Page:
Griffin Birney and Noah Hinsdale, as Alison’s put-upon brothers, are also terrific. The three kids stage a commercial for the fun home, in which they pop out of coffins to sing the praises of their father’s business. Later, as they pretend to emulate the normal, happy family life each of them understands is not, in fact, their own, the kids and their parents perform as The Partridge Family, under bubble-gum pop lights, with music and lyrics that echo that fabricated television band’s forcefully cheerful melodies and words.
For those of us who grew up as proto-lesbians in the 1960s and 70s (Bechdel was born in 1960), Fun Home strikes a deeply resonant chord. I know I wasn’t the only one in the audience at the Public that night whose eyes filled as she watched Medium Alison, struggling to understand her sexual and gender identity, approach the door of her college’s gay student union office, only to turn away in fear and shame before she could persuade herself to knock.
I doubt I was the only one who recognized the difficulty of writing a coming-out letter to your parents while at the same time, being over-the-moon with newly found but forbidden desire. Kron and Tesori and Socha (wonderfully awkward and earnest as Medium Alison) capture these emotions in “Changing My Major,” a song whose refrain is “I’m changing my major to Joan,” Alison’s first girlfriend (Roberta Colindrez). Joan wears an array of political buttons on her coat and backpack, and patiently, lovingly accompanies Alison as she discovers herself.
Socha and Colindrez have great chemistry, capturing the excitement and daring of what it meant to be a “woman-loving-woman” on a college campus in the 1970s. As Joan, Colindrez is droll and understated, but warm and empathic. Joan manages to connect with Alison’s parents on a visit to the fun home, smoothing the way for Alison to be fully herself with them, even as Bruce continues to refuse his own truths.
Judy Kuhn, as Helen, Alison’s mother, has the thankless role of the wife who knows exactly who her husband is, but feels powerless to put into words what he denies. A character without agency is difficult to play. But Kuhn works up a good head of ire and rue in her one solo late in the show, bemoaning her own choice to stay with a man she knows prefers men.
Fun Home evokes the 1970s, with its characters’ bell-bottomed costumes (perfectly designed by Zinn), the set’s bulky television cabinets playing blurry shows to which Alison and her brothers sit glued, and with its references to all the sexual intrigue of lives played out in the shadows of a culture in which LGBT people were still utterly invisible. That the musical makes that historical moment so detailed and palpable is part of its huge allure.
I was also surprised by the show’s humor, delighted to find its creators so willing to poke gentle, even loving fun at the foibles of this particular generation. To bring a comic touch to a personal story about a devastating life at a painful historical moment requires a real gift, which, happily, is everywhere evident here.
The terrific actors carry the warm, wry book. Alison (Malone) is constrained and regretful as she watches her father’s secrets play out, but affectionate and generous with her younger selves. Lucas, as Small Alison, is feisty and insistent, so willfully determined to be the something else she senses she is. (A friend who saw the show wondered how someone as young as Lucas could portray the emotions of an eight-year-old lesbian so well. And isn’t it something that such a character can be played on stage now? So many of us have truly never seen anything like our lives being embodied on stage in front of our eyes.)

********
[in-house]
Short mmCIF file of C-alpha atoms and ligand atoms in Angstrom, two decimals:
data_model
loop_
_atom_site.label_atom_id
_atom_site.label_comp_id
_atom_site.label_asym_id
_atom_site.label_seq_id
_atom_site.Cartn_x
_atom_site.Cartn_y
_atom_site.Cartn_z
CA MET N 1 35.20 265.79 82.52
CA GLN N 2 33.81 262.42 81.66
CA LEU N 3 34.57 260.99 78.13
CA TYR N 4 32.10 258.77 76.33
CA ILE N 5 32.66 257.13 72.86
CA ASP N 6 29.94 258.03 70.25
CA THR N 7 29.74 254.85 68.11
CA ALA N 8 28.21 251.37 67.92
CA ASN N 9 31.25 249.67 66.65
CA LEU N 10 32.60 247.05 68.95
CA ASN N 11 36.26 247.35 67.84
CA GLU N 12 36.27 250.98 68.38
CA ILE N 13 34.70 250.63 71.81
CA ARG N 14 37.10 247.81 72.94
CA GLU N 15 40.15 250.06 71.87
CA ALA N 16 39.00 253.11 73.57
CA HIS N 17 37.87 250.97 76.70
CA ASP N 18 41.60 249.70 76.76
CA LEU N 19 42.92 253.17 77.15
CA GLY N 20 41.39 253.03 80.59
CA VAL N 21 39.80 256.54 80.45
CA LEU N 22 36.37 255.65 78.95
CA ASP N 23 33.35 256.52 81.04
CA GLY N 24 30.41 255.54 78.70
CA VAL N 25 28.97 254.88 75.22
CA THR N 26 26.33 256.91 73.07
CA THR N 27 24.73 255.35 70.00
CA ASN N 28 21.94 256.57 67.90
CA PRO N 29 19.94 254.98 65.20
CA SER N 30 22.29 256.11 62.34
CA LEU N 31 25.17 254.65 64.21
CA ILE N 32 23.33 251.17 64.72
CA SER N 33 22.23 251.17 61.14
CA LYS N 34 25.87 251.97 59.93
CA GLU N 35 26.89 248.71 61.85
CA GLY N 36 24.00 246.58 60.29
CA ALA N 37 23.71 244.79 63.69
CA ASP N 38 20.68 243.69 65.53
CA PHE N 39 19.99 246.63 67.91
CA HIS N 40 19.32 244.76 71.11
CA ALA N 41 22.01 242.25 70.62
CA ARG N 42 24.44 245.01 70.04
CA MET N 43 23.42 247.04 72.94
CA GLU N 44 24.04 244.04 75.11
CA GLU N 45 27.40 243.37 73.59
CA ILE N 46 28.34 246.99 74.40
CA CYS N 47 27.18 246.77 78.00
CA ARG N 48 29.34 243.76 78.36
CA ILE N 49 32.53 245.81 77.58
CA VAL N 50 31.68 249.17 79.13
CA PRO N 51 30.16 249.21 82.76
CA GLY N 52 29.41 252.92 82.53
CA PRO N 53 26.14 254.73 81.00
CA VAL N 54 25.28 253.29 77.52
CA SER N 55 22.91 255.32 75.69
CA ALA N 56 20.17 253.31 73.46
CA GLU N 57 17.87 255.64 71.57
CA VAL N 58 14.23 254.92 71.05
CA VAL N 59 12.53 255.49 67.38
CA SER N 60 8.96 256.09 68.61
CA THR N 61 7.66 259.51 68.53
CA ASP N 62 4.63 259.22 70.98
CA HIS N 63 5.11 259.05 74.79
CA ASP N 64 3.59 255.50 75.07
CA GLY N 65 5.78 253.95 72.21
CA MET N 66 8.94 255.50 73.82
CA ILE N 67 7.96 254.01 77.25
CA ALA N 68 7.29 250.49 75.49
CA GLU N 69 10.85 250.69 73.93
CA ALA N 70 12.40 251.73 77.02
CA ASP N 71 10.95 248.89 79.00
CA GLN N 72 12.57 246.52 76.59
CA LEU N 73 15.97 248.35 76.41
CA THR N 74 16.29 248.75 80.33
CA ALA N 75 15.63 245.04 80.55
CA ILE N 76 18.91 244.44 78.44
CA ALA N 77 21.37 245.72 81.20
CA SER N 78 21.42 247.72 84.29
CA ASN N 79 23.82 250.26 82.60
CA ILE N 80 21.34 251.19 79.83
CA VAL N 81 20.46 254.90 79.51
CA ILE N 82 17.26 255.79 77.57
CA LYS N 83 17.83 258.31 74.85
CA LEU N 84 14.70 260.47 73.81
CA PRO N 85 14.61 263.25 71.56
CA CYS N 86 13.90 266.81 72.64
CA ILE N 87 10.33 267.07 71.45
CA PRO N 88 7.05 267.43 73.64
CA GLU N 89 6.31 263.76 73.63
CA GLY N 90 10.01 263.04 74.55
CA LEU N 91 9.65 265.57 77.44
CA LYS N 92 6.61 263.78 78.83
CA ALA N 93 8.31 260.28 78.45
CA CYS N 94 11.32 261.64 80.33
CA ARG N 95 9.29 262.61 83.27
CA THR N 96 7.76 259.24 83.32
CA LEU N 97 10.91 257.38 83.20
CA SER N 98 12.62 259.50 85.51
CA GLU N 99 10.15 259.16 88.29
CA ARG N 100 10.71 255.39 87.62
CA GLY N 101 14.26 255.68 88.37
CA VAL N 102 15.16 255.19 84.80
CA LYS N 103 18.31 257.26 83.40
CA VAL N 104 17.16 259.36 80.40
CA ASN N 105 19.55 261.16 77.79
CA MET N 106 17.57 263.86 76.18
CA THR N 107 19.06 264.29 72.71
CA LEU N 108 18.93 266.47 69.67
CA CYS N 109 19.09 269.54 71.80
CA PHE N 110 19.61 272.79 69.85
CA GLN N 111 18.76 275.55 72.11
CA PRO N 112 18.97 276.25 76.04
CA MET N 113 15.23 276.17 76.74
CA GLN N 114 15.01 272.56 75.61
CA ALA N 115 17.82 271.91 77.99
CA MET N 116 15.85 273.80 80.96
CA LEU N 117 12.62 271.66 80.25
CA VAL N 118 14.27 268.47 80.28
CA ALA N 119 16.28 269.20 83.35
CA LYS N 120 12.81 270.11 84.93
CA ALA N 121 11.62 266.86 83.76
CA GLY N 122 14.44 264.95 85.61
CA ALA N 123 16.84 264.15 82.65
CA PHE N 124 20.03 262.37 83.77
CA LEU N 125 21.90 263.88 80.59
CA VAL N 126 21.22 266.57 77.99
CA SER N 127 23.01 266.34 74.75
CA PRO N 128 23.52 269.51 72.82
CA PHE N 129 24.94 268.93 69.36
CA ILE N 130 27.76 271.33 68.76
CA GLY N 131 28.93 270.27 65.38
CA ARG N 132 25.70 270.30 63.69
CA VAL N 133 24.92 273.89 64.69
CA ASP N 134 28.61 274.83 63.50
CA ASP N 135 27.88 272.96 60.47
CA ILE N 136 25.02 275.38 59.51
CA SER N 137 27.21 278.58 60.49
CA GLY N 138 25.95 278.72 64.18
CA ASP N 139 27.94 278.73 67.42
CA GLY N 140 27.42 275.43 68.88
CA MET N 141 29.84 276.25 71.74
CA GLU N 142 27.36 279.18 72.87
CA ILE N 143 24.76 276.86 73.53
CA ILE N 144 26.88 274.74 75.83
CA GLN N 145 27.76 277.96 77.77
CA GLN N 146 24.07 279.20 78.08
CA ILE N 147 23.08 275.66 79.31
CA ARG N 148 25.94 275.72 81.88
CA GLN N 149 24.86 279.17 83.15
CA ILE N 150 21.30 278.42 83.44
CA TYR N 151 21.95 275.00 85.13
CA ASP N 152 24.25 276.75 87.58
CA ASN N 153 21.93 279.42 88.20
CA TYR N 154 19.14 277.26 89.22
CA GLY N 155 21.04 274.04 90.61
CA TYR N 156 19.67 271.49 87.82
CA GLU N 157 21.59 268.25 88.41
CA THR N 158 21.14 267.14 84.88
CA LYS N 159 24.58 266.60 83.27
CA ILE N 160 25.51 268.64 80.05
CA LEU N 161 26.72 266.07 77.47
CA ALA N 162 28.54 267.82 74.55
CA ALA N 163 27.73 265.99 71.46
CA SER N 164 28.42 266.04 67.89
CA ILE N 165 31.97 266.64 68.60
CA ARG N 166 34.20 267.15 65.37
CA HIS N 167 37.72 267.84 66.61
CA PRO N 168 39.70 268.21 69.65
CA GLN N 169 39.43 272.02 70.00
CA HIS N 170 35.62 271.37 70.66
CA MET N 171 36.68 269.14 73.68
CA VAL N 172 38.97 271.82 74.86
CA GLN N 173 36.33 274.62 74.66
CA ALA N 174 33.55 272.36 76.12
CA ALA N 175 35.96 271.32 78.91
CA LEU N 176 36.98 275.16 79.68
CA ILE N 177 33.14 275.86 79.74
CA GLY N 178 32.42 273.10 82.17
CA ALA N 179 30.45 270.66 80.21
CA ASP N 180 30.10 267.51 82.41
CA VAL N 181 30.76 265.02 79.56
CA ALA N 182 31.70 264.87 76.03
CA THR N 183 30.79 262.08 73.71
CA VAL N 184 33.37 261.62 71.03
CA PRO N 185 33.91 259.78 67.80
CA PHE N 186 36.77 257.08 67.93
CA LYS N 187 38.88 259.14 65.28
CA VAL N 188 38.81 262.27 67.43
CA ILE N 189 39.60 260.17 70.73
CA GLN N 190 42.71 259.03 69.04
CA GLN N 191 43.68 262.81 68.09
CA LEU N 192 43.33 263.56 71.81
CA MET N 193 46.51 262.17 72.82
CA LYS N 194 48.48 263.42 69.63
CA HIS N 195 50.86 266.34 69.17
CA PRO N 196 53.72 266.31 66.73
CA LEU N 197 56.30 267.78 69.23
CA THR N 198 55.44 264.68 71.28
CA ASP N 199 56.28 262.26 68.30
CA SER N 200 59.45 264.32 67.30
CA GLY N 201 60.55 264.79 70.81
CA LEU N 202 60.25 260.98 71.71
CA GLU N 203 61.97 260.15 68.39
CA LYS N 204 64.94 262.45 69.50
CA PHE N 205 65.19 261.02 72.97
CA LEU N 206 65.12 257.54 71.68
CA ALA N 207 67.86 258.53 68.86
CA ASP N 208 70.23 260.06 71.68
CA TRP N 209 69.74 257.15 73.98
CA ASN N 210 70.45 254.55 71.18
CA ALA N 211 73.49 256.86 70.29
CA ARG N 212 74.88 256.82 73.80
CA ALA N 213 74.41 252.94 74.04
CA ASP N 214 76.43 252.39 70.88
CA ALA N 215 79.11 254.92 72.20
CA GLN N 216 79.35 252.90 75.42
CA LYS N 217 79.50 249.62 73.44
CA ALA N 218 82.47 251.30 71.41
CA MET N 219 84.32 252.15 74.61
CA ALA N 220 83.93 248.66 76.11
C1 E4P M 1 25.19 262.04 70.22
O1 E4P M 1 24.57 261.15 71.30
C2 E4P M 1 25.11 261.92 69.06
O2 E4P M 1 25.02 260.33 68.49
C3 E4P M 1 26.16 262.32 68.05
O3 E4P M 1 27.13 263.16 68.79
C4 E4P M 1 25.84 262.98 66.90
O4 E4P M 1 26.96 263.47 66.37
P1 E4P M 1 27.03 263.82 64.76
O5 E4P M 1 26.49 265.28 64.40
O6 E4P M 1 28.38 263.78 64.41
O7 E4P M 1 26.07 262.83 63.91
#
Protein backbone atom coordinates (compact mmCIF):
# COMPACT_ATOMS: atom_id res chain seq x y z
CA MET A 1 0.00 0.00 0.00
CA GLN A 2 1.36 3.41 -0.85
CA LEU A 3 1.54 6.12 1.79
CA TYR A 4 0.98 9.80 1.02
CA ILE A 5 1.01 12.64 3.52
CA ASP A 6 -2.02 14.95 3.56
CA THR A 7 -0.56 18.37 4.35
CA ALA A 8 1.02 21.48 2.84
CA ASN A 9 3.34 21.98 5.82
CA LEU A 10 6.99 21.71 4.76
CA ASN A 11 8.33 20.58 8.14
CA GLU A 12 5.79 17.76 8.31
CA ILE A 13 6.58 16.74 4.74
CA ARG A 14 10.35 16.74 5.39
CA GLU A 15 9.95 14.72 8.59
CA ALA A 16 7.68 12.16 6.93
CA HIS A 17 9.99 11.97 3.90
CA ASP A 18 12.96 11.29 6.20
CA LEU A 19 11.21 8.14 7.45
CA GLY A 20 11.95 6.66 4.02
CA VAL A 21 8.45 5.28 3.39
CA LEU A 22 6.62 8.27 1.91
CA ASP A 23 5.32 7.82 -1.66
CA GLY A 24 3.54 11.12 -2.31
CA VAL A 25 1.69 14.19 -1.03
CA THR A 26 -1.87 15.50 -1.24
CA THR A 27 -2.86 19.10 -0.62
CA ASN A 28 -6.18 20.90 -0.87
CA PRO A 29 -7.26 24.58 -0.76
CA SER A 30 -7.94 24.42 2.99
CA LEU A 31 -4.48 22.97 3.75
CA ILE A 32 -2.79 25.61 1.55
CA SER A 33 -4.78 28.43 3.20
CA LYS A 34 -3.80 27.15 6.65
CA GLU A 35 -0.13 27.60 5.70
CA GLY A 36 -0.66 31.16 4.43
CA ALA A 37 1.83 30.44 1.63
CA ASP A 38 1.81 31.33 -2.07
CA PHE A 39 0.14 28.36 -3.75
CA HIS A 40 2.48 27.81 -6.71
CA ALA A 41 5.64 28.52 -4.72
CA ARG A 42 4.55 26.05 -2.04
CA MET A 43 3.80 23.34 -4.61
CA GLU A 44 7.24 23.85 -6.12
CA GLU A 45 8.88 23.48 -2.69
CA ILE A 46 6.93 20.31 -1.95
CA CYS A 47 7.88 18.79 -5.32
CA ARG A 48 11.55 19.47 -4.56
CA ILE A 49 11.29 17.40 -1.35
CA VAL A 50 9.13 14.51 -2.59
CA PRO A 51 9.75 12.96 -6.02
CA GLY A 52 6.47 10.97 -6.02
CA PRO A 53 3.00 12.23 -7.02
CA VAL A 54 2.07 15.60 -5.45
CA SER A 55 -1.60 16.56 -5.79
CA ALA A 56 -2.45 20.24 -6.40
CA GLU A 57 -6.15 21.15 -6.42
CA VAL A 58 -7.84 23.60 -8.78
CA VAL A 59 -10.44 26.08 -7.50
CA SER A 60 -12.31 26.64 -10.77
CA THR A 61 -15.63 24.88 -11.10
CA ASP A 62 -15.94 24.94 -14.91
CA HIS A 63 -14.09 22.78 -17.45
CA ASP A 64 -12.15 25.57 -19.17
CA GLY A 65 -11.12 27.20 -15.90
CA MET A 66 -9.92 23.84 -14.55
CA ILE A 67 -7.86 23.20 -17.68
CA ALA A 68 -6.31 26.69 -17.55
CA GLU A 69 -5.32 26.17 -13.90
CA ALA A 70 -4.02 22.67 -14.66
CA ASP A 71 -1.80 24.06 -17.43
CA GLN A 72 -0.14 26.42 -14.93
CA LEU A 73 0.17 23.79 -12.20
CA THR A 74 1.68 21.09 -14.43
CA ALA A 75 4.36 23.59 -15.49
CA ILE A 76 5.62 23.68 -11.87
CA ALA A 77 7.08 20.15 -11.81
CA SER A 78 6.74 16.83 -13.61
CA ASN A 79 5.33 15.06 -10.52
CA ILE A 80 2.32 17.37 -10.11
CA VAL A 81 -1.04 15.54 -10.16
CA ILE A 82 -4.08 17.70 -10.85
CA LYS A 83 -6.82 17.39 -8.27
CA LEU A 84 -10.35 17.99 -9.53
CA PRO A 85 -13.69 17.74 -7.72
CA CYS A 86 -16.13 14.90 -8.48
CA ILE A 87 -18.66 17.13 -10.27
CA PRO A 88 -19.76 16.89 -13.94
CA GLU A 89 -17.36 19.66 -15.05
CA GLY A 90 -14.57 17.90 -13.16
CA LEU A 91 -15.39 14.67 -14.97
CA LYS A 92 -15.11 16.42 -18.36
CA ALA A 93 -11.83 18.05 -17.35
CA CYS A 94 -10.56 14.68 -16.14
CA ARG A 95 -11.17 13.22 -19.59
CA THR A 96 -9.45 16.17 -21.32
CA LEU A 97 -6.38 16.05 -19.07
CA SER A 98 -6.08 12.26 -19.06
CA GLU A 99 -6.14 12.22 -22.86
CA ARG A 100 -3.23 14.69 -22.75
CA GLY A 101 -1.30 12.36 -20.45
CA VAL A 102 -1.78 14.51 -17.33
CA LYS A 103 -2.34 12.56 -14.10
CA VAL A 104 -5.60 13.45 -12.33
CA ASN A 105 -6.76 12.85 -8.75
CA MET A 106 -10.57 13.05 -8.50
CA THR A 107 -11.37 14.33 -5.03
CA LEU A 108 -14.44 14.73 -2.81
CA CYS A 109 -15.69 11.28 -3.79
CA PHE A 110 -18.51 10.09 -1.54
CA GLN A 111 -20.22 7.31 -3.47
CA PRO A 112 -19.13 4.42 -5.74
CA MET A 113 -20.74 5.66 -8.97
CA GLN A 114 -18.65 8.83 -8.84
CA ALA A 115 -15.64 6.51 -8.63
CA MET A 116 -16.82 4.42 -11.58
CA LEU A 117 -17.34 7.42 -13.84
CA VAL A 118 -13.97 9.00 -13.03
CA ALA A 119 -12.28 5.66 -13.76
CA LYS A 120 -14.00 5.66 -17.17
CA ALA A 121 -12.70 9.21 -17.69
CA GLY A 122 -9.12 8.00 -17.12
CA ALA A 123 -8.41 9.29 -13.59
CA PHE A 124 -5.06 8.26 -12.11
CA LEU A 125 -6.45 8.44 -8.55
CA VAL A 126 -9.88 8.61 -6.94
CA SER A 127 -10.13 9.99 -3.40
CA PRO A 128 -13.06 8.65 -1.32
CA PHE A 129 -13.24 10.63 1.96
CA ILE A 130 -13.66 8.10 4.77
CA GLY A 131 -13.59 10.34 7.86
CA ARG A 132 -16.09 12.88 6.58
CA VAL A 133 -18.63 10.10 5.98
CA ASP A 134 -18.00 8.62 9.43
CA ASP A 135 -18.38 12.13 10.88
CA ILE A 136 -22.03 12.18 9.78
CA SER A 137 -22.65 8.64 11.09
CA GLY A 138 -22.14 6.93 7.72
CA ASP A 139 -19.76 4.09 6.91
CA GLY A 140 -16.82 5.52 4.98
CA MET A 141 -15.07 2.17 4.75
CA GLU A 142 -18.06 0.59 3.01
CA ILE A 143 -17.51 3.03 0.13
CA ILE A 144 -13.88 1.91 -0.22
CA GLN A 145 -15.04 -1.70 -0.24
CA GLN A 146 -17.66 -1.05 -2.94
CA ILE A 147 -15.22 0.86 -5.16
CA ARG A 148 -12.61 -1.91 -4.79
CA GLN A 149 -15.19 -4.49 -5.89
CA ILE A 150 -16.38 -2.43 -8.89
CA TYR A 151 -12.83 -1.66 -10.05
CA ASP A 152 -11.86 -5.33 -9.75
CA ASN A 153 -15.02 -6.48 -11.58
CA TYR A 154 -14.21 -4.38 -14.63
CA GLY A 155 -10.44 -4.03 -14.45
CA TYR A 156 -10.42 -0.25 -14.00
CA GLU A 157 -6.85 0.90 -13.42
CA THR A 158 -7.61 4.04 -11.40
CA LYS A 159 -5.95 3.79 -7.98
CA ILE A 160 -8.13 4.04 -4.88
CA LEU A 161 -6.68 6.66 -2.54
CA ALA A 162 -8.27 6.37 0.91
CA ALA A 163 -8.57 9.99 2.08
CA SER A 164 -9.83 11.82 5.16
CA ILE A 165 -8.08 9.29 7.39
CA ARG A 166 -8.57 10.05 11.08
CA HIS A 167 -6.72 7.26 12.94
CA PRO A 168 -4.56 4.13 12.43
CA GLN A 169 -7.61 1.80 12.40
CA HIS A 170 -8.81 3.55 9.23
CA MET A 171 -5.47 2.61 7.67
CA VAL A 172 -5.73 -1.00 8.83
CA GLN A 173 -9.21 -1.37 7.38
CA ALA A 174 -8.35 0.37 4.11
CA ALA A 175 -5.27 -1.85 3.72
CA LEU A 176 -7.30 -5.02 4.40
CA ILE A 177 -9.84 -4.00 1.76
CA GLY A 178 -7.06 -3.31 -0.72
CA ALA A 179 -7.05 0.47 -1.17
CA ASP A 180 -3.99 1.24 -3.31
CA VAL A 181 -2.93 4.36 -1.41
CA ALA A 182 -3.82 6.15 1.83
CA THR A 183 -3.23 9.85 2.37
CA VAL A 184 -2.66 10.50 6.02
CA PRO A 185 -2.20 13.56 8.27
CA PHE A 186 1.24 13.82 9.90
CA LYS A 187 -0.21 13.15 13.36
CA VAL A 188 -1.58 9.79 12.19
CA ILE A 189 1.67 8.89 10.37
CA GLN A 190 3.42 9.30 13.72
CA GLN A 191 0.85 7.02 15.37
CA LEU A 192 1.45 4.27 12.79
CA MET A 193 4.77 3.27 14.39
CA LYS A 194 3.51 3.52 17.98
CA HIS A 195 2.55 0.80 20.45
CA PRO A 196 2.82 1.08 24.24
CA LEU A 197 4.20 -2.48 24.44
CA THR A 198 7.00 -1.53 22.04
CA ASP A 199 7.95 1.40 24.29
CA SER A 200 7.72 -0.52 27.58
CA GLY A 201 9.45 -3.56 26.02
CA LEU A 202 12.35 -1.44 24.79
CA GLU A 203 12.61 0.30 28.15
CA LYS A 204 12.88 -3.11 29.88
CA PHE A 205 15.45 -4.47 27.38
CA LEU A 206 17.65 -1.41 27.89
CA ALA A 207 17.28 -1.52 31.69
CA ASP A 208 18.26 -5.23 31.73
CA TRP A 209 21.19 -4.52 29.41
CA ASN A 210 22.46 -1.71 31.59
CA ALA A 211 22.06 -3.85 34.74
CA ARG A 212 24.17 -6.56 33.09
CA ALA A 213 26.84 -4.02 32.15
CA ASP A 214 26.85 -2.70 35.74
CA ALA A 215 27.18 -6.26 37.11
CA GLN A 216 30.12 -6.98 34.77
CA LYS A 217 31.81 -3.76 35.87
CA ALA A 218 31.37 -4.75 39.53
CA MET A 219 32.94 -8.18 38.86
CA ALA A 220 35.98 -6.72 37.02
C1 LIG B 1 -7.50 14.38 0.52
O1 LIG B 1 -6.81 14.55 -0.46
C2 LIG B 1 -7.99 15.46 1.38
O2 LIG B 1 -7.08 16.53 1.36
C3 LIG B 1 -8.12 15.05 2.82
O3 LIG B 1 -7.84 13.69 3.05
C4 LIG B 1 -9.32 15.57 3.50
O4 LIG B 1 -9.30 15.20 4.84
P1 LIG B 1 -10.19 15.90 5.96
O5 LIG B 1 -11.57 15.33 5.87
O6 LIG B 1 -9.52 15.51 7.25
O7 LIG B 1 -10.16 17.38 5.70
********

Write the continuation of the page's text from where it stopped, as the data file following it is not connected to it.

Socha, as Medium Alison, nails what it feels like to be barely able to live in your skin until suddenly, you understand there’s a name for what you are and that there are others like you. She shrugs on her new identity like the army jacket Joan wears. It’s easy to see how this diffident young artist grew into the mature cartoonist who created Dykes to Watch Out For, the graphic serial that captured the mores of lesbian communities around the country.
In one of Fun Home’s most wrenching scenes, Bruce instructs Small Alison about her drawing. She wants to draw cartoons, and he wants her to draw high art, his elitism seeping into the imperious tone of his voice and the way he handles her work. As she resists his lesson about shading and tone, Bruce gets annoyed, returning her pencil with irritation and announcing that he doesn’t care if her work is crap or that she’ll embarrass herself in front of everyone.
The scene perfectly illustrates the father and daughter’s tragic relationship. He wanted, on some level, to live through her in the way he couldn’t live himself. Bruce wanted to be proud of Alison because he was ashamed of himself. But he didn’t reckon on a daughter who—even though that moment with Bruce hurts and scares her—knows that she’s right about her art and her sexuality. She knows that she’s a cartoonist and a lesbian; as Alison moves into self-possession and visibility, she realizes that Bruce will never be able to experience either one.
Fun Home charts a key turning point in a family and in a movement. And it does so largely with music (though the show is not quite sung through), always with humor, and consistently with a gentle, intelligent, compassionate tone that honors and ennobles its story.
What a miracle to see this show performed last week. What a miracle to have same-sex marriage legalized in New Jersey this week, so LGBT people can marry if they wish. I left the theatre a week ago feeling strangely seen and not quite sure how to think about that; I’ve spent so many years watching for lesbian subtext and trying to read queerness underneath protestations of heterosexuality. To see lesbian desire as the text felt almost startling—and more wonderful than I can even begin to describe.
Go see Fun Home.
The Feminist Spectator
Fun Home, The Public Theatre, opens October 22, through November 17.